With a little help from Mother Nature and support from the school community, school gardens can be quite rewarding and successful if simple guidelines are followed, said University of Illinois Extension horticulture educator Nancy Kreith.
“School gardens can enhance academics, serve as living laboratories, provide students with fresh food and exercise, and create a sense of ownership and community,” Kreith said.
School gardens can be a large commitment so often teachers and garden coordinators recruit community members and parents to mentor and assist the students. “Some schools are fortunate enough to team up with Master Gardeners,” Kreith explained. “In Illinois, Master Gardeners (MG) are trained by U of I Extension in areas of horticulture and provide technical assistance to the public at no cost. In fact, there are over 3,000 active MG volunteers in Illinois!”
In collaboration with MG volunteers and school garden participants, Kreith typically provides assistance during the planning phase, on major installation days, and by providing educational programs on a bi-monthly basis. “It is helpful to keep the interest of students during the winter months by conducting horticulture programs suitable for the classroom, such as forcing flower bulbs, growing lettuce on window sills, transplant starting, and worm composting,” she said.
Kreith added that beyond support from Extension, major backing from the school community is essential for maintaining a rewarding school garden. Her research suggests that in order for a garden to operate smoothly, approximately four out of five leader roles are needed from the following categories: garden coordinator, teacher, parent, volunteer, and administration. “Be cautious not to potentially exhaust themselves by taking on too many garden responsibilities,” she cautioned.
Once an appropriate number of leaders are on board, the planning phase can begin.
“One of the most successful approaches to implementing a school garden includes the planning phases. Before groundbreaking begins, steps to consider include but are not limited to: creating a mission or goal(s) of the garden, creating awareness around the school community, raising funding, and coming to a consensus on the type of garden, (that is, vegetable, ornamental, native, or a mix of the above), and then selecting an appropriate garden location,” Kreith said.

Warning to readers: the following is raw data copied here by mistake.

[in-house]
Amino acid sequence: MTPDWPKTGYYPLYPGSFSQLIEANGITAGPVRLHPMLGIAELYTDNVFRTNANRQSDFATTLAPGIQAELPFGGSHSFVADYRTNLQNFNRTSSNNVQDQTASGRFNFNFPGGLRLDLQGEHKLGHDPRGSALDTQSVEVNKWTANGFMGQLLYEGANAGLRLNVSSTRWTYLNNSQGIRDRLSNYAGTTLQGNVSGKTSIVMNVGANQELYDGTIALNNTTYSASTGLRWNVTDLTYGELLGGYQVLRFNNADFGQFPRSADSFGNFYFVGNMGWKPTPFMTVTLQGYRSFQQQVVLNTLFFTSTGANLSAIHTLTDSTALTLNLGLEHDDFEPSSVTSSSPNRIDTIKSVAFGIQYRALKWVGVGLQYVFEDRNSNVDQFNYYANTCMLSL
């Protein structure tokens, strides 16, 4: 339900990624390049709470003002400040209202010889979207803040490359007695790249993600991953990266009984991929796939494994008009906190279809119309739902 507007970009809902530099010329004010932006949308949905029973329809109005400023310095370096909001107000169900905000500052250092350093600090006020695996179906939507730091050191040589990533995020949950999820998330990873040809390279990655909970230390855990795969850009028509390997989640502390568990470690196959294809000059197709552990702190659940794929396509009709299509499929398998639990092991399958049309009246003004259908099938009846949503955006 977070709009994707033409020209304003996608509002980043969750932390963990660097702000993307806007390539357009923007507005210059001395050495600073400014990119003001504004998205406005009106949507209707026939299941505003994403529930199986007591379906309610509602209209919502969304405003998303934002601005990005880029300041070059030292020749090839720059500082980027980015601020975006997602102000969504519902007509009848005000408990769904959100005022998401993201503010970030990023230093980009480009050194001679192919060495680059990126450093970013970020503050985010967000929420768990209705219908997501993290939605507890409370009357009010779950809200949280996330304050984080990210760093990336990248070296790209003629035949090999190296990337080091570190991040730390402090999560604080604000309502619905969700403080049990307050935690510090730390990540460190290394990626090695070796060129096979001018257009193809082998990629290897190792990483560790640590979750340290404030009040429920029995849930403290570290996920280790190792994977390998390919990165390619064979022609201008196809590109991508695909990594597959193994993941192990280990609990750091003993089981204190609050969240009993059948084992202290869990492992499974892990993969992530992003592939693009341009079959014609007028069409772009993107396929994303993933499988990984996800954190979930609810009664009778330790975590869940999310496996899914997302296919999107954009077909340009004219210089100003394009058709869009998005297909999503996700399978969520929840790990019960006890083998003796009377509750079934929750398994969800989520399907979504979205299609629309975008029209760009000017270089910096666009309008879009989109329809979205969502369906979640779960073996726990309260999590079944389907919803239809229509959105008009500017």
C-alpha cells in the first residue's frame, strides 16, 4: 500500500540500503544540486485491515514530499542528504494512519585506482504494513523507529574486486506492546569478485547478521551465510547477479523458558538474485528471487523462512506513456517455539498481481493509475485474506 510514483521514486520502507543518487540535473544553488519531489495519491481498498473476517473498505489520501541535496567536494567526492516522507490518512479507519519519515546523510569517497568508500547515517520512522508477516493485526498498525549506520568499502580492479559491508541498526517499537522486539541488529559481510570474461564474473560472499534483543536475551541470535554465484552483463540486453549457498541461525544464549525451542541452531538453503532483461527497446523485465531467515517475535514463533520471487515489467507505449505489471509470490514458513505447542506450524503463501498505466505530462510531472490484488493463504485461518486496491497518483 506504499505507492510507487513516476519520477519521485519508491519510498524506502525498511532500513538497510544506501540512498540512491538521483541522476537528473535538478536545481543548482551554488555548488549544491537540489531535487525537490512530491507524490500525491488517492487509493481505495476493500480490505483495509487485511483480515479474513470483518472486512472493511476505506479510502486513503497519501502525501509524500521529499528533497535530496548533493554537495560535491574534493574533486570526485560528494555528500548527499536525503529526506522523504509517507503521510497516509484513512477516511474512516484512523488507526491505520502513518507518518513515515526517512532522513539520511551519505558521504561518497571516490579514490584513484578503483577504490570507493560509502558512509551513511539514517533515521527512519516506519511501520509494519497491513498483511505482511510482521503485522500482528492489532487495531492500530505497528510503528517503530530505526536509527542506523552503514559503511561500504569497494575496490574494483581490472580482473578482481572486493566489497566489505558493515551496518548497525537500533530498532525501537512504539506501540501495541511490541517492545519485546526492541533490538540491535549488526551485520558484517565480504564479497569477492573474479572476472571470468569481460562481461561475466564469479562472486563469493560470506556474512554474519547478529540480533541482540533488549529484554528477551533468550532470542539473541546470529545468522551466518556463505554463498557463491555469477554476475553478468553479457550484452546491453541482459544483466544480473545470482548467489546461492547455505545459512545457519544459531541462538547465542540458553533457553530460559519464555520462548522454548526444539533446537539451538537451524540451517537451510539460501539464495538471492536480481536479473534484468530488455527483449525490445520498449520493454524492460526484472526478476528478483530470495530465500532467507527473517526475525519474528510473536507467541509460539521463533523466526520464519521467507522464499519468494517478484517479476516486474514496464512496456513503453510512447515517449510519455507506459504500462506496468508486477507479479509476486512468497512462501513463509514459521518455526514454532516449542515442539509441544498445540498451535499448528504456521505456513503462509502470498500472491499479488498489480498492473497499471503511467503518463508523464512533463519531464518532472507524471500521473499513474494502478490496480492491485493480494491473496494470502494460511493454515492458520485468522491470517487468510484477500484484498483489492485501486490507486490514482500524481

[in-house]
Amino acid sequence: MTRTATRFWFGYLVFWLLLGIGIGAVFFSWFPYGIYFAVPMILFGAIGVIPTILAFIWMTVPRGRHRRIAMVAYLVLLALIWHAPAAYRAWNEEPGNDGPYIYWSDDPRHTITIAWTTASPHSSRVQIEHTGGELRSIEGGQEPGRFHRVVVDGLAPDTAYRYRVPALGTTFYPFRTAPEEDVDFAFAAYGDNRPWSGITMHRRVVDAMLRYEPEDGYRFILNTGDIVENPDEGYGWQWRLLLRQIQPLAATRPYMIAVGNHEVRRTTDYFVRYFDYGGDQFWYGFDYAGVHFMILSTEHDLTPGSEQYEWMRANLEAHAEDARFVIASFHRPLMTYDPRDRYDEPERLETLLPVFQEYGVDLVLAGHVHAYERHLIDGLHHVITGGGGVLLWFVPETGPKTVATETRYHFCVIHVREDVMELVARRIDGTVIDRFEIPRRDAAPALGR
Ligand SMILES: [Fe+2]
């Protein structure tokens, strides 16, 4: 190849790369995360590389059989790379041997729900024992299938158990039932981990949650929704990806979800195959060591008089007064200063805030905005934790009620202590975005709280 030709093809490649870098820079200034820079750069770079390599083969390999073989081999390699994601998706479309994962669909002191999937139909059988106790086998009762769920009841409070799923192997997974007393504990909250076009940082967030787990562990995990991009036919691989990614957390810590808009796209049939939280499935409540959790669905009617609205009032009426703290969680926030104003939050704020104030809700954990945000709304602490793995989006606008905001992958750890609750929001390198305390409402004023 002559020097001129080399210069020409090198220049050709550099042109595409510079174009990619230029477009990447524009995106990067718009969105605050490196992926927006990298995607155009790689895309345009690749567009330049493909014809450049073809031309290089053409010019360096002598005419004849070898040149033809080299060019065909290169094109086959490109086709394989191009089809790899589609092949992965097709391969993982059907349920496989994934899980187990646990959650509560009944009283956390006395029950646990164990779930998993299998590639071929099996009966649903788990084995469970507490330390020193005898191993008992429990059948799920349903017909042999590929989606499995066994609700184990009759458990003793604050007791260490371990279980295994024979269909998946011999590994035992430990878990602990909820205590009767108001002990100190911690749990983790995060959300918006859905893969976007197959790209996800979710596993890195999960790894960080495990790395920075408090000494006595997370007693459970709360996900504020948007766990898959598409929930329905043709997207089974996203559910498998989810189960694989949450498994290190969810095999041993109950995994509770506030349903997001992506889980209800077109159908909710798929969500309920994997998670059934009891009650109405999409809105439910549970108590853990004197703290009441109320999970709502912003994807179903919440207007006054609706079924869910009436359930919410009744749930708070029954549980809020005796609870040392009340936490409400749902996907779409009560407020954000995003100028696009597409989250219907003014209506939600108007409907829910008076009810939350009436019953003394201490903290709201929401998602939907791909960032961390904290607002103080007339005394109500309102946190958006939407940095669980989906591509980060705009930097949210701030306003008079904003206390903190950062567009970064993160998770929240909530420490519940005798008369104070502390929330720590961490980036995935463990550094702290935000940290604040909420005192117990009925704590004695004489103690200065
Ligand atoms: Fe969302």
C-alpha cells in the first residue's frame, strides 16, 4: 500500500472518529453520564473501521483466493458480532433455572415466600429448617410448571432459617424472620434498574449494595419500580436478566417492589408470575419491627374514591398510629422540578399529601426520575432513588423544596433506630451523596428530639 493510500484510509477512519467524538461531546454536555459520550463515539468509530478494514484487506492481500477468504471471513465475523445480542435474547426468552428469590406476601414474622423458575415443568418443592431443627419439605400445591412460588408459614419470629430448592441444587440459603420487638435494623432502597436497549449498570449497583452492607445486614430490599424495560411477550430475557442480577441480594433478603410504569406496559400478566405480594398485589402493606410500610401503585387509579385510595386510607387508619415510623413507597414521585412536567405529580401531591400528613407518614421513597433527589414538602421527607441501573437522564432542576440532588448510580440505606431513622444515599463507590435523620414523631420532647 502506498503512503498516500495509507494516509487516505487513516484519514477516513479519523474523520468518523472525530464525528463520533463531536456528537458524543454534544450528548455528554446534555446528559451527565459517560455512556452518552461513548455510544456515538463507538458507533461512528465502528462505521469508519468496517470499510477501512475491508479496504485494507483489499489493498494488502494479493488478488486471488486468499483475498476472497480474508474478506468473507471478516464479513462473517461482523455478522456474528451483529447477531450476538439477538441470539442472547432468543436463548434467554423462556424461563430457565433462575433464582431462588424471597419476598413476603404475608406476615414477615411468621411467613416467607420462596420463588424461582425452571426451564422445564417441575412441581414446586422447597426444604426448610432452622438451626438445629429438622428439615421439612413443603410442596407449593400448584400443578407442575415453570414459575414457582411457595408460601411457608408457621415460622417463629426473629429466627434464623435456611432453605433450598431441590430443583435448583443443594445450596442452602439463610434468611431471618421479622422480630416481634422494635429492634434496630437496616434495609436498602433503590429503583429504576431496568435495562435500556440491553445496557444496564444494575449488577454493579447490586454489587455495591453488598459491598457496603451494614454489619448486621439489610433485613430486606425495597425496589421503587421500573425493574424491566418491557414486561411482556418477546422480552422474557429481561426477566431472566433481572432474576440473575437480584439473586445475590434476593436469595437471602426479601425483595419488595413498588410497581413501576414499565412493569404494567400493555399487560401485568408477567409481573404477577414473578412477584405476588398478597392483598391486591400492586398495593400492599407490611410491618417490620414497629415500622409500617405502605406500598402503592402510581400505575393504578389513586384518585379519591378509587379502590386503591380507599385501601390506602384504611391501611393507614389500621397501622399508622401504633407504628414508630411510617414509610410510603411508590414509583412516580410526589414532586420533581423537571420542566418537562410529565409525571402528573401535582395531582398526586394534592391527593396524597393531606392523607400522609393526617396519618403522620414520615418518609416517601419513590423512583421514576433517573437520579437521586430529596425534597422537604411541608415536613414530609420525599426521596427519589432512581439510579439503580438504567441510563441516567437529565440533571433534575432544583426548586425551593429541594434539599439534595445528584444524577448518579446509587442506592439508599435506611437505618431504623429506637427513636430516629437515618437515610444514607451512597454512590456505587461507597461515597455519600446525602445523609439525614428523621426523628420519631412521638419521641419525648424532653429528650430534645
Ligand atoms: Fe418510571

Garden location is an important factor and should not be overlooked. When investigating a location Kreith suggests looking for a protected and safe area, adequate sun (the majority of vegetables need at least 6 hours of sun per day), a nearby water source, and good soil conditions.
“Soil conditions are considered poor when there is inadequate drainage, insufficient nutrient-holding capacity, or contaminants are found in the soil,” Kreith explained. “Be sure to test your soil to ensure it is safe for growing food.”
She also suggests contacting your local Extension office for procedures on collecting and interpreting a soil test. U of I Extension provides a list of soil testing labs at http://urbanext.illinois.edu/soiltest/.
If soil conditions are poor, consider building a berm or installing a raised bed. There are various safe construction materials that can be used for building a raised bed. Your local Extension service can also offer guidance for raised bed construction.
“School garden complexity can range from a few simple raised beds to the more elaborate butterfly garden, native garden, other themed garden, or any combination of the above,” Kreith said. “Whatever type of garden you choose, building it in phases will make it more manageable and affordable.”
As the school garden expands, so should the network of garden participants in order to maintain the larger garden spaces.
If cost is a prohibiting factor, start small and expand as needed, Kreith explained. There are a number of school garden grants available on an annual basis. For a list of garden grants, visit: https://www.educationoutside.org/school-garden-grants.
Also keep in mind that not everything for your school garden is necessarily cost prohibitive. Many materials can be procured at schools on-site through recycling collection such as cardboard and newspaper. These materials are effective weed preventers and can be used to kill off lawn and weeds by laying the paper material down, wetting it, and covering it with compost, Kreith said.
“This is a cost- and time-efficient way of starting a new garden plot. The wet paper suffocates the grass and weeds, is biodegradable, and after a month or so, students can dig right in to install plants,” she added.
Kreith said that addressing the issue of summer maintenance in the garden can be a challenge. “Most schools are not in session during the summer, which happens to be Illinois’s most diversified growing season,” she said. Kreith suggests getting parents and families onboard to adopt the garden for the summer.
In her experience, Keith said a number of school gardens were very successful during the summer months without the presence of teachers. “Families of students and MG volunteers sustained the garden during the summer. If summer helpers are limited or unavailable, utilize cool-season crops in the spring and fall months,” she added.
For more information on starting a school garden and incorporating garden-based curriculum, please visit the U of I Extension website at: http://urbanext.illinois.edu/gpe/index.cfm.